GAM: They were supposed to be plugged into a PDP-1 or something like it. And then there was supposed to be on the disk—the messages would go on the disk and then be transferred to the machines involved, a line at a time.
GAM: And we had this thing called the basement tape—do you remember that?
NH: Oh yes! The basement tape was to have been, say, a thousand incredibly simple tape drives. The tape drive would have consisted of two reels, a simple motor on each reel, and a ballistic motor, in the sense that you'd turn it and it would turn through inertia. No takeups—
GAM: Idle arms and stuff like that, tape loops.
NH: No tape loops. Just—the tape would come off a reel, go over the head, and go onto the next reel. The TX-2 had something like that at MIT. DEC's "DEC-tapes" were inexpensive descendants of this idea. (Both of these tape systems came from Tom Stockebrand's ideas. Tom was a staff member at MIT Lincoln Laboratory and subsequently joined DEC, where he produced the DEC-tape.)
NH: It would be up to software to accelerate and decelerate these reels so they wouldn't come off and would get to the right spot. You'd turn on the read heads when the data that you wanted was moving over the heads. And we had worked this out in some detail. We talked to Rabinow Engineering about building such a thing. And talking to Jacob Rabinow was one of the high points in my career.
GAM: Yes. Same here—it was an exciting thing.
NH: And he telling us how he invented things.
GAM: Well, some of the stuff that he did was just utterly brilliant!
NH: I hope someone writes a book about him. I don't know enough information about him, but there's certainly a book lurking.
GAM: He's a fertile person. Do you remember this thing that he had this flywheel on the end of the motor?
GAM: And then you could clamp it and store the energy up in torsion on the shaft? And then it would reverse in a millisecond or something like that, at full speed and so on.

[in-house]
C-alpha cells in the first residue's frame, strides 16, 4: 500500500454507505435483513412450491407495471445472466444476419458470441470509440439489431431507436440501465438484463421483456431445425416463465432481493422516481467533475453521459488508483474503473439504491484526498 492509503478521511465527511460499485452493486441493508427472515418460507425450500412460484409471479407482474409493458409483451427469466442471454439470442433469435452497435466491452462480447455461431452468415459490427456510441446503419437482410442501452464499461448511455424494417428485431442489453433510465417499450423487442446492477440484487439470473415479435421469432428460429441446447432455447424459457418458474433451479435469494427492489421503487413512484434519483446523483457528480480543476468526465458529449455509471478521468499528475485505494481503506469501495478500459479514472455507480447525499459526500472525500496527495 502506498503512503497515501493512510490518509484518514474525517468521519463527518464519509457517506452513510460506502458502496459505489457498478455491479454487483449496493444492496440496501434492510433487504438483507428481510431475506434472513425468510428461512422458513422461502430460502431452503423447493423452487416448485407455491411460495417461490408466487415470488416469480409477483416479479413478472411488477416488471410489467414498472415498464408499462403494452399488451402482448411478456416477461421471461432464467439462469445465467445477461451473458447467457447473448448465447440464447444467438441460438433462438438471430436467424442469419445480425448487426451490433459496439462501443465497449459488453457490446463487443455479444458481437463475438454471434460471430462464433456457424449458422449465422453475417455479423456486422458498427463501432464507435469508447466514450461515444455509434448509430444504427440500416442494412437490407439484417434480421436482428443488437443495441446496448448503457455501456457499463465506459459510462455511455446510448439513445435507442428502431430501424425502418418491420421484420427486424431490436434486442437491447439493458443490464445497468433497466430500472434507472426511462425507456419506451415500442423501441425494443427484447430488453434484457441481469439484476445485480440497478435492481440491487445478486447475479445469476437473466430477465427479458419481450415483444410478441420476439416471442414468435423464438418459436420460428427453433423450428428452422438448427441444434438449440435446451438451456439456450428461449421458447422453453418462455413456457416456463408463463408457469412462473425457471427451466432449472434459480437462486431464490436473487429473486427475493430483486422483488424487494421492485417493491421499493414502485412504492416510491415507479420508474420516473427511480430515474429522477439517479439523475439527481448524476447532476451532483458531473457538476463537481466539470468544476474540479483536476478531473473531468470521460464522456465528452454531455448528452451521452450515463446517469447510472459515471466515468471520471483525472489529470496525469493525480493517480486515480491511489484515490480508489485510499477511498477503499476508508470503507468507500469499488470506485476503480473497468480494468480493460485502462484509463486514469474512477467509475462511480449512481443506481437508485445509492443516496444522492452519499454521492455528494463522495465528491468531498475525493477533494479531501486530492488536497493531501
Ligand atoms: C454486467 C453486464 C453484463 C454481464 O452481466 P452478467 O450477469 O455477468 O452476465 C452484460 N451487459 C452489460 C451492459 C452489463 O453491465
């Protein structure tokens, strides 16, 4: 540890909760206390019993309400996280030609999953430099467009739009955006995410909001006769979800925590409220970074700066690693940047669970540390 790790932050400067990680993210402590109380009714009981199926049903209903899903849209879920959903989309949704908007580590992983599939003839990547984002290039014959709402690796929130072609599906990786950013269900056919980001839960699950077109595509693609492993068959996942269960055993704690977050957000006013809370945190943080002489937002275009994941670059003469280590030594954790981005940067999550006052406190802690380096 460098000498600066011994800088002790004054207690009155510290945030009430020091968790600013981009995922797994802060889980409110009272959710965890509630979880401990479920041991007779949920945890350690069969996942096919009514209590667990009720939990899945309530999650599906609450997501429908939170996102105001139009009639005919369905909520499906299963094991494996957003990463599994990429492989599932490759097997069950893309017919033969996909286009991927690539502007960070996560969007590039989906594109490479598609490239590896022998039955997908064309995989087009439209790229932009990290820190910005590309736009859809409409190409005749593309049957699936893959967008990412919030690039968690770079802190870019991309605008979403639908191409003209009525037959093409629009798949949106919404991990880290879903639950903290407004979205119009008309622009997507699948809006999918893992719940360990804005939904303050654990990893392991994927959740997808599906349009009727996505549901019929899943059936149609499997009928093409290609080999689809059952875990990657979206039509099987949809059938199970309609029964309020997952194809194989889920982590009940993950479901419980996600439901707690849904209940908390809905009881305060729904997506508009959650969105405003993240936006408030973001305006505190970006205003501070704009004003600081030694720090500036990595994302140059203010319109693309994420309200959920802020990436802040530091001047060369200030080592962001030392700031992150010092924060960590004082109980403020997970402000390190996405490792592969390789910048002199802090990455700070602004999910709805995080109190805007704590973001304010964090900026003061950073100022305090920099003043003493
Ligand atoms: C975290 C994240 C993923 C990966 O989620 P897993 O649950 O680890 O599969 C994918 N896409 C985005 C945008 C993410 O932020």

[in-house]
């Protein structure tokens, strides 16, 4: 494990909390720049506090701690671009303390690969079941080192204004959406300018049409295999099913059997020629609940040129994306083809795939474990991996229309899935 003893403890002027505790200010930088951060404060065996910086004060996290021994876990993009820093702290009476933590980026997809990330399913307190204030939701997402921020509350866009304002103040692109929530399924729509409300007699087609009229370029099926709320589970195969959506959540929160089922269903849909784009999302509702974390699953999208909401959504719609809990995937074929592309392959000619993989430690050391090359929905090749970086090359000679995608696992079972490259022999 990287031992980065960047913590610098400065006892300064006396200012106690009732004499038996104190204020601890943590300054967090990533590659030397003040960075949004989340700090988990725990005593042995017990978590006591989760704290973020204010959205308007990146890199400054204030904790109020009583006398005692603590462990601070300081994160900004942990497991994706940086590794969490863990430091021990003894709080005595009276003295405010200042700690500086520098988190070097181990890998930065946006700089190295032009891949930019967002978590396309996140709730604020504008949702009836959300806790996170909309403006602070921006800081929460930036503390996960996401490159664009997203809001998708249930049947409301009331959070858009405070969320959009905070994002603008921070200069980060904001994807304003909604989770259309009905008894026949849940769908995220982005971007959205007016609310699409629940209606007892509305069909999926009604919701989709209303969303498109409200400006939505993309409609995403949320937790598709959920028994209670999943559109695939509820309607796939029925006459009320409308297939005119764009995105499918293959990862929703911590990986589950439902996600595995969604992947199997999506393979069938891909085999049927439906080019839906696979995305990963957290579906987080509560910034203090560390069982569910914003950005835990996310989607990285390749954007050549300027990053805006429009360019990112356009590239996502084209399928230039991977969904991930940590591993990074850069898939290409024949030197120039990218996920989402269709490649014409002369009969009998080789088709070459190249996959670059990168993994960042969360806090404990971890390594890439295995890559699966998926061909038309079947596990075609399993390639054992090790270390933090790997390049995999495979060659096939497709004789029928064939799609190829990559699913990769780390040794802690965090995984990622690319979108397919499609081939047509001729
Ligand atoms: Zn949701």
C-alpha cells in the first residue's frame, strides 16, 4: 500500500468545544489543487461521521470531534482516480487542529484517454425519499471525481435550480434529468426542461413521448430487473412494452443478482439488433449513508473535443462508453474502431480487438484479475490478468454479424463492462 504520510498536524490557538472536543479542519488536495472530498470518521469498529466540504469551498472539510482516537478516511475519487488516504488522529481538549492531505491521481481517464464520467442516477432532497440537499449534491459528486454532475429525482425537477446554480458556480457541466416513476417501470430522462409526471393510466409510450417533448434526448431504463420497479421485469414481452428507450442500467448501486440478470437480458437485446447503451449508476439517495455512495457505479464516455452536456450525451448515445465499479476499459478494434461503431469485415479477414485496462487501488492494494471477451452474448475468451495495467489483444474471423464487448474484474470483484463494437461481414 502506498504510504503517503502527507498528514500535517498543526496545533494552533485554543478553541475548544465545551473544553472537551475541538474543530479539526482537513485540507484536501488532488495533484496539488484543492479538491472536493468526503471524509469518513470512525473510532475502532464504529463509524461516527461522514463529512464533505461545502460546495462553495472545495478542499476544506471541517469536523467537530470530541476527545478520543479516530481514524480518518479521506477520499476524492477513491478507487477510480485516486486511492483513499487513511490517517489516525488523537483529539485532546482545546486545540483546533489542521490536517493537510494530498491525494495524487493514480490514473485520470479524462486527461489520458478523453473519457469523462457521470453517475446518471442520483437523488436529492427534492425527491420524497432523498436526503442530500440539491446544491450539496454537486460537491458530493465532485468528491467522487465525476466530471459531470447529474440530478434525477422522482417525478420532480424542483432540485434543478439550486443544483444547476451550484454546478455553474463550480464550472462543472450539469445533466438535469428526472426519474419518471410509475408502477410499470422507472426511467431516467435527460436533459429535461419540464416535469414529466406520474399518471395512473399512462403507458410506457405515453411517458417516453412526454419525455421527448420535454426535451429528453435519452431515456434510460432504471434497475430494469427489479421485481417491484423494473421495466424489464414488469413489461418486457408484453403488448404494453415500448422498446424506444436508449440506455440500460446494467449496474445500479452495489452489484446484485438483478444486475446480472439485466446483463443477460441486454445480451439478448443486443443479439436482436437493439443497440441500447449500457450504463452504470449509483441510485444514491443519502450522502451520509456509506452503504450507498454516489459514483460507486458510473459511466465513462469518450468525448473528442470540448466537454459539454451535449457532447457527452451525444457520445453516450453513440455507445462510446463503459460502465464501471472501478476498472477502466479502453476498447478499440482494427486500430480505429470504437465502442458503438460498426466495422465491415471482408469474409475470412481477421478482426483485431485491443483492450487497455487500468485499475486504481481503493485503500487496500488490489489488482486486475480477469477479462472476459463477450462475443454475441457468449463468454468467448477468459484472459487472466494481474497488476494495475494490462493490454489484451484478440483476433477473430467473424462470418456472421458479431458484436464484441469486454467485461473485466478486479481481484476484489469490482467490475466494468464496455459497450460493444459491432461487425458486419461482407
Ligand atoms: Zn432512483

NH: Yes. This little sewing machine motor could reverse in a millisecond, and in a quiet room you couldn't hear it reversing, because it would go through this reversal in about a millisecond. And Jacob said, "The biggest loss of energy was the skidding balls in the ball bearing."
GAM: He was impressive.
NH: Yes. He had many other interesting inventions.
GAM: I think it should be added, though, that we didn't get a basement tape system from them, unfortunately. Well, they were being conservative. They cut its performance by a factor of four and raised its price the same factor.
GAM: So then we went to IBM, essentially. Well, we went out for a bid that ultimately got us the Photostore, delivered in 1967.
NH: Yes. We talked to several people in IBM—two people that I recall, one in research.
GAM: Gil King.
NH: Gil King, yes. They had been building a special-purpose memory device to hold a—
GAM: For a translation project, yes.
NH: —to hold an English-to-Russian and Russian-to-English dictionary on digital film. And that digital technology seemed promising, and ultimately—well, there were a couple of competing projects using similar technology. And that was one of them that fed into the Photostore, which, to make a long story short, was a trillion-bit, write-once memory, with replaceable media, so that you could spill off the medium to shelf storage. But the online medium was a trillion bits. IBM called it the 1360 Storage System.
NH: It was a plumbing nightmare, because there was a fully automated photographic processing system inside.
GAM: Yes, a processing station.
NH: And these little chips of film would be moved into a vacuum chamber where an electron beam would write on them directly—this was silver film that was written not with light but with electrons. And it could be moved out of the vacuum chamber into a more or less classical development process, and be put into these cells a little bit smaller than a package of cigarettes, and automatically retrieved from there to be moved into a flying-spot CRT scanner to read the data. And it worked!
GAM: It worked beautifully.
NH: It worked quite reliably.
GAM: It think that there was a guy at Poughkeepsie who devised the error-checking code.
NH: Oh, yes!
GAM: One of the fundamental successes of that machine was in that error-checking code.
NH: Yes. In fact, the machine had two or three levels of error checking, and one or two of the levels were invented for the purpose and went on to become important elsewhere.
NH: Was that T. C. Chen?
GAM: No, not T. C. Chen. No. Another guy. I have this book around here somewhere about error-correcting codes.